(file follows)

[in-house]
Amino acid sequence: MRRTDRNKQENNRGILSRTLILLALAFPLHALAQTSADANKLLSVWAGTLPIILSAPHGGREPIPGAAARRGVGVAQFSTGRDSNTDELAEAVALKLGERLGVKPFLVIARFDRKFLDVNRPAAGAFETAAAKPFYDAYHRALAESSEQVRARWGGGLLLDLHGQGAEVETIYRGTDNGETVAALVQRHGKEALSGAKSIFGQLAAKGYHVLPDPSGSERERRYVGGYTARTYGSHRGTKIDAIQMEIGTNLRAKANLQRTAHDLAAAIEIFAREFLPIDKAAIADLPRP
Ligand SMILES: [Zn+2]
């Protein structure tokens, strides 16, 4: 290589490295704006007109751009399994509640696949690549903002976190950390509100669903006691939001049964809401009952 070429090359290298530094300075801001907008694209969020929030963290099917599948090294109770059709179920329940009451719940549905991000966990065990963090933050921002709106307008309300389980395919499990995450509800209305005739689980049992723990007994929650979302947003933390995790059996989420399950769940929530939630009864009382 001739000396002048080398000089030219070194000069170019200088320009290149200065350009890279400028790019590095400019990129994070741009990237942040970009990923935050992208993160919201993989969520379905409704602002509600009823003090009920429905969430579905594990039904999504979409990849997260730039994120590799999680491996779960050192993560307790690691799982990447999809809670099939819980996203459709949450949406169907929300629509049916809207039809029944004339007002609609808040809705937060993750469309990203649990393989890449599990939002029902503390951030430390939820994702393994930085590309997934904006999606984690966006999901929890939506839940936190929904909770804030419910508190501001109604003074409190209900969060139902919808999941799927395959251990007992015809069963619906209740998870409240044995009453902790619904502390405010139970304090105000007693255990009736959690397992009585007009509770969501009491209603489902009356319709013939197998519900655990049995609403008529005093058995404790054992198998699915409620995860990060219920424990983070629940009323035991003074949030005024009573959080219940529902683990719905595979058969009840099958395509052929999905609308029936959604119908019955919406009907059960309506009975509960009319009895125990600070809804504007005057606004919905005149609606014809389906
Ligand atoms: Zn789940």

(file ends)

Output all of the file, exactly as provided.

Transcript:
[in-house]
Amino acid sequence: MRRTDRNKQENNRGILSRTLILLALAFPLHALAQTSADANKLLSVWAGTLPIILSAPHGGREPIPGAAARRGVGVAQFSTGRDSNTDELAEAVALKLGERLGVKPFLVIARFDRKFLDVNRPAAGAFETAAAKPFYDAYHRALAESSEQVRARWGGGLLLDLHGQGAEVETIYRGTDNGETVAALVQRHGKEALSGAKSIFGQLAAKGYHVLPDPSGSERERRYVGGYTARTYGSHRGTKIDAIQMEIGTNLRAKANLQRTAHDLAAAIEIFAREFLPIDKAAIADLPRP
Ligand SMILES: [Zn+2]
């Protein structure tokens, strides 16, 4: 290589490295704006007109751009399994509640696949690549903002976190950390509100669903006691939001049964809401009952 070429090359290298530094300075801001907008694209969020929030963290099917599948090294109770059709179920329940009451719940549905991000966990065990963090933050921002709106307008309300389980395919499990995450509800209305005739689980049992723990007994929650979302947003933390995790059996989420399950769940929530939630009864009382 001739000396002048080398000089030219070194000069170019200088320009290149200065350009890279400028790019590095400019990129994070741009990237942040970009990923935050992208993160919201993989969520379905409704602002509600009823003090009920429905969430579905594990039904999504979409990849997260730039994120590799999680491996779960050192993560307790690691799982990447999809809670099939819980996203459709949450949406169907929300629509049916809207039809029944004339007002609609808040809705937060993750469309990203649990393989890449599990939002029902503390951030430390939820994702393994930085590309997934904006999606984690966006999901929890939506839940936190929904909770804030419910508190501001109604003074409190209900969060139902919808999941799927395959251990007992015809069963619906209740998870409240044995009453902790619904502390405010139970304090105000007693255990009736959690397992009585007009509770969501009491209603489902009356319709013939197998519900655990049995609403008529005093058995404790054992198998699915409620995860990060219920424990983070629940009323035991003074949030005024009573959080219940529902683990719905595979058969009840099958395509052929999905609308029936959604119908019955919406009907059960309506009975509960009319009895125990600070809804504007005057606004919905005149609606014809389906
Ligand atoms: Zn789940």